Towards a sociology of institutional transparency: openness, deception, and the problem of public trust

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Abstract

Transparency has become the watchword of 21st-century liberal democracies. It refers to a project of opening up the state by providing online access to public sector data. This article puts forward a sociological critique of the transparency agenda and the purported relationship between institutional openness and public trust. Drawing upon Simmel’s work, the article argues that open government initiatives routinely prize visibility over intelligibility and ignore the communicative basis of trust. The result is a non-reciprocal form of openness that obscures more than it reveals. In making this point the article suggests that transparency embodies the ethos of a now-discredited mode of what Ezrahi calls ‘instrumental politics’, reliant on the idea that the state constitutes a ‘domain of plain public facts’. The article examines how alternative mechanisms for achieving government openness might better respond to the distinctive needs of citizens living in late modern societies.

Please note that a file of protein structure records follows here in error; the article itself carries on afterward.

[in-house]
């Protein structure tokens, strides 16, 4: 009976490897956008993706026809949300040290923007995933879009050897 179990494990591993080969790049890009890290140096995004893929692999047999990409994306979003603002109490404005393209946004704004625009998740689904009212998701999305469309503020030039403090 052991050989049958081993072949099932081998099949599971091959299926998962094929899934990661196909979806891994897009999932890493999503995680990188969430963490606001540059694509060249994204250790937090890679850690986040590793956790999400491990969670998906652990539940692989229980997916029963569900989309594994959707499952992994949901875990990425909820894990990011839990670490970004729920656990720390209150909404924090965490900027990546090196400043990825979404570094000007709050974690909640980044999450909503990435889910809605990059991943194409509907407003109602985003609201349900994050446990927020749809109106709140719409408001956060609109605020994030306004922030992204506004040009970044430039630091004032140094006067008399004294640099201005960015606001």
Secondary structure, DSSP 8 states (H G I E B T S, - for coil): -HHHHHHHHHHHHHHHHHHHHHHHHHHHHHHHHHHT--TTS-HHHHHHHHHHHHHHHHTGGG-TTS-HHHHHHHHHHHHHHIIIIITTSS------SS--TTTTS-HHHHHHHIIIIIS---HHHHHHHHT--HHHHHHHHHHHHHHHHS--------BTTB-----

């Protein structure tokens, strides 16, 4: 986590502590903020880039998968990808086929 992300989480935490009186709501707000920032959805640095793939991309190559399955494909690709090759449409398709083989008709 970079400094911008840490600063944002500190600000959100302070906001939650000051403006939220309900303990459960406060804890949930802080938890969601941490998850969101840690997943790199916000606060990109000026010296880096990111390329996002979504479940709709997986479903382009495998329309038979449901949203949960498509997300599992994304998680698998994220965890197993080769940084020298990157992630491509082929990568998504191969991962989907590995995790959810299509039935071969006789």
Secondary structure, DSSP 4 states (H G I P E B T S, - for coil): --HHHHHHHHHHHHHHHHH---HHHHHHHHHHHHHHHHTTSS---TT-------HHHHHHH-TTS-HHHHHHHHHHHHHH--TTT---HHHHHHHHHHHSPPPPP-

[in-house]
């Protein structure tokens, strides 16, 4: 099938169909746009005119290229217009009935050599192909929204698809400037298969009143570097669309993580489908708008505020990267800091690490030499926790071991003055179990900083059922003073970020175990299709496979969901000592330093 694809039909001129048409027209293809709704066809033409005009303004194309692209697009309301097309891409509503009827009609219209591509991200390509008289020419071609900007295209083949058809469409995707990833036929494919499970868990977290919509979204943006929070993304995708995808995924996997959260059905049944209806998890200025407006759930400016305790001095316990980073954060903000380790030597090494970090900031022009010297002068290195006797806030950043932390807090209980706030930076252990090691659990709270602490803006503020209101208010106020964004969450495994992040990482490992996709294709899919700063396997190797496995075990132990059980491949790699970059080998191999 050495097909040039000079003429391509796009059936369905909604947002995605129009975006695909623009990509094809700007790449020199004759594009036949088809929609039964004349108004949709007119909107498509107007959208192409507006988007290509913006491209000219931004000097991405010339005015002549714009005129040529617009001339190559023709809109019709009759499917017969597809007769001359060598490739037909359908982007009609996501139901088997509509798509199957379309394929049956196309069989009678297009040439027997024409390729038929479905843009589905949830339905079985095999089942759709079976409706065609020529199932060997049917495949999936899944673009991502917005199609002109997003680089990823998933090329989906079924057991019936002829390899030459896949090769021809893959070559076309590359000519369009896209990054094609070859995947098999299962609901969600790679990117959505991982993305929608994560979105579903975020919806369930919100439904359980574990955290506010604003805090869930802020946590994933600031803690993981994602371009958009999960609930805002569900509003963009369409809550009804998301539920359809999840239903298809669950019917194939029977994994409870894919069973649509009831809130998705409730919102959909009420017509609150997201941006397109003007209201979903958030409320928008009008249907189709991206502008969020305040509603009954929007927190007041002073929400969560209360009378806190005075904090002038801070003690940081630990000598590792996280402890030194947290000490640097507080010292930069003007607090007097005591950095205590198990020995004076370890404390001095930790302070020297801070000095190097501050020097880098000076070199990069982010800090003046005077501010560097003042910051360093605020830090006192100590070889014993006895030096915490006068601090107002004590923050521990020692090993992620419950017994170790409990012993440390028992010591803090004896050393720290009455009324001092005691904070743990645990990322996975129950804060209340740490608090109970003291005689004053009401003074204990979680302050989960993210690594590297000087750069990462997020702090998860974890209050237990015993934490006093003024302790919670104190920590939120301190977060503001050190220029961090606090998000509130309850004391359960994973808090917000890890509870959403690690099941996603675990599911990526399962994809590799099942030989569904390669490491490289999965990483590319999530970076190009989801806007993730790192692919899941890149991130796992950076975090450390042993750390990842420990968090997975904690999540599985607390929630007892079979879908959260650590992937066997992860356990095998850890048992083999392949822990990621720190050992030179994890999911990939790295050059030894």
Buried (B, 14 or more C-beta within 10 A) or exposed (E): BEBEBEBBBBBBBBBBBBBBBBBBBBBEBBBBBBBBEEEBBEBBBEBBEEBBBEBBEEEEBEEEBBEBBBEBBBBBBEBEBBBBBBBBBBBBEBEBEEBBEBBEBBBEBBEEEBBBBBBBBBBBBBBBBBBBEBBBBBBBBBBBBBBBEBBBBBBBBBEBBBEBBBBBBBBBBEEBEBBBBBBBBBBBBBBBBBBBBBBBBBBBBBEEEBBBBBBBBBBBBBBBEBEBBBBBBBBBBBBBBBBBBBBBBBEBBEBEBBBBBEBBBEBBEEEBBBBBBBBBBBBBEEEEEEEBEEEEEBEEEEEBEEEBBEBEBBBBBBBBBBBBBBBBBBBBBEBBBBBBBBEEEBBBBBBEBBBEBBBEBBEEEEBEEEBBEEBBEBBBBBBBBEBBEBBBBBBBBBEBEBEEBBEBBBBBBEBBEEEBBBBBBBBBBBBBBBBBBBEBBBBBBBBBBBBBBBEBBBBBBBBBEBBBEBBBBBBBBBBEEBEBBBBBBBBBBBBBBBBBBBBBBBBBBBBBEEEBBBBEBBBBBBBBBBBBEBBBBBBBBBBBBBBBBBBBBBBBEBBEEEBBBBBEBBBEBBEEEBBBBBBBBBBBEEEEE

Original languageEnglish
Pages (from-to)416-430
Number of pages15
JournalSociology
Volume52
Issue number2
Early online date19 Jan 2017
DOIs
Publication statusPublished - 1 Apr 2018

Keywords

  • Deception
  • democracy
  • open government
  • public
  • transparency
  • trust

ASJC Scopus subject areas

  • Sociology and Political Science

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